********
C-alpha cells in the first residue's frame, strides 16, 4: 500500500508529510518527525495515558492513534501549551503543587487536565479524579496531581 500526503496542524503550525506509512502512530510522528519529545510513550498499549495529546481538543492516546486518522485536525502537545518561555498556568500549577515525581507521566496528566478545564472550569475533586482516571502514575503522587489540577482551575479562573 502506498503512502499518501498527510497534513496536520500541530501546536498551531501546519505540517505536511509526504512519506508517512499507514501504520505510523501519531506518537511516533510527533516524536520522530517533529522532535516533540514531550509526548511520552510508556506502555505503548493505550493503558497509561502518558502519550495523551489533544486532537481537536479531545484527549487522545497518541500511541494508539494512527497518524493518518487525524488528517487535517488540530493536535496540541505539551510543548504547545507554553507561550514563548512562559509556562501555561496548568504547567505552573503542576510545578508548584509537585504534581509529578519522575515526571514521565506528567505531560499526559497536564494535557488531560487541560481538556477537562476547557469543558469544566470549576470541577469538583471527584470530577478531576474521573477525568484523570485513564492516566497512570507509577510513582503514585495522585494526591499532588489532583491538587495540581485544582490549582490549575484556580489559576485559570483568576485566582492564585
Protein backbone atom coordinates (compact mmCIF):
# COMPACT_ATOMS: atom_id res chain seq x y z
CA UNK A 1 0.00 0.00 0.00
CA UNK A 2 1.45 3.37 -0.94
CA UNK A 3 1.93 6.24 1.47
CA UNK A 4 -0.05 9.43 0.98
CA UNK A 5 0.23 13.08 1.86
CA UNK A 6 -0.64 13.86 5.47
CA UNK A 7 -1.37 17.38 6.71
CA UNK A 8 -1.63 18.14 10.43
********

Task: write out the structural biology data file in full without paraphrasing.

C-alpha cells in the first residue's frame, strides 16, 4: 500500500508529510518527525495515558492513534501549551503543587487536565479524579496531581 500526503496542524503550525506509512502512530510522528519529545510513550498499549495529546481538543492516546486518522485536525502537545518561555498556568500549577515525581507521566496528566478545564472550569475533586482516571502514575503522587489540577482551575479562573 502506498503512502499518501498527510497534513496536520500541530501546536498551531501546519505540517505536511509526504512519506508517512499507514501504520505510523501519531506518537511516533510527533516524536520522530517533529522532535516533540514531550509526548511520552510508556506502555505503548493505550493503558497509561502518558502519550495523551489533544486532537481537536479531545484527549487522545497518541500511541494508539494512527497518524493518518487525524488528517487535517488540530493536535496540541505539551510543548504547545507554553507561550514563548512562559509556562501555561496548568504547567505552573503542576510545578508548584509537585504534581509529578519522575515526571514521565506528567505531560499526559497536564494535557488531560487541560481538556477537562476547557469543558469544566470549576470541577469538583471527584470530577478531576474521573477525568484523570485513564492516566497512570507509577510513582503514585495522585494526591499532588489532583491538587495540581485544582490549582490549575484556580489559576485559570483568576485566582492564585
Protein backbone atom coordinates (compact mmCIF):
# COMPACT_ATOMS: atom_id res chain seq x y z
CA UNK A 1 0.00 0.00 0.00
CA UNK A 2 1.45 3.37 -0.94
CA UNK A 3 1.93 6.24 1.47
CA UNK A 4 -0.05 9.43 0.98
CA UNK A 5 0.23 13.08 1.86
CA UNK A 6 -0.64 13.86 5.47
CA UNK A 7 -1.37 17.38 6.71
CA UNK A 8 -1.63 18.14 10.43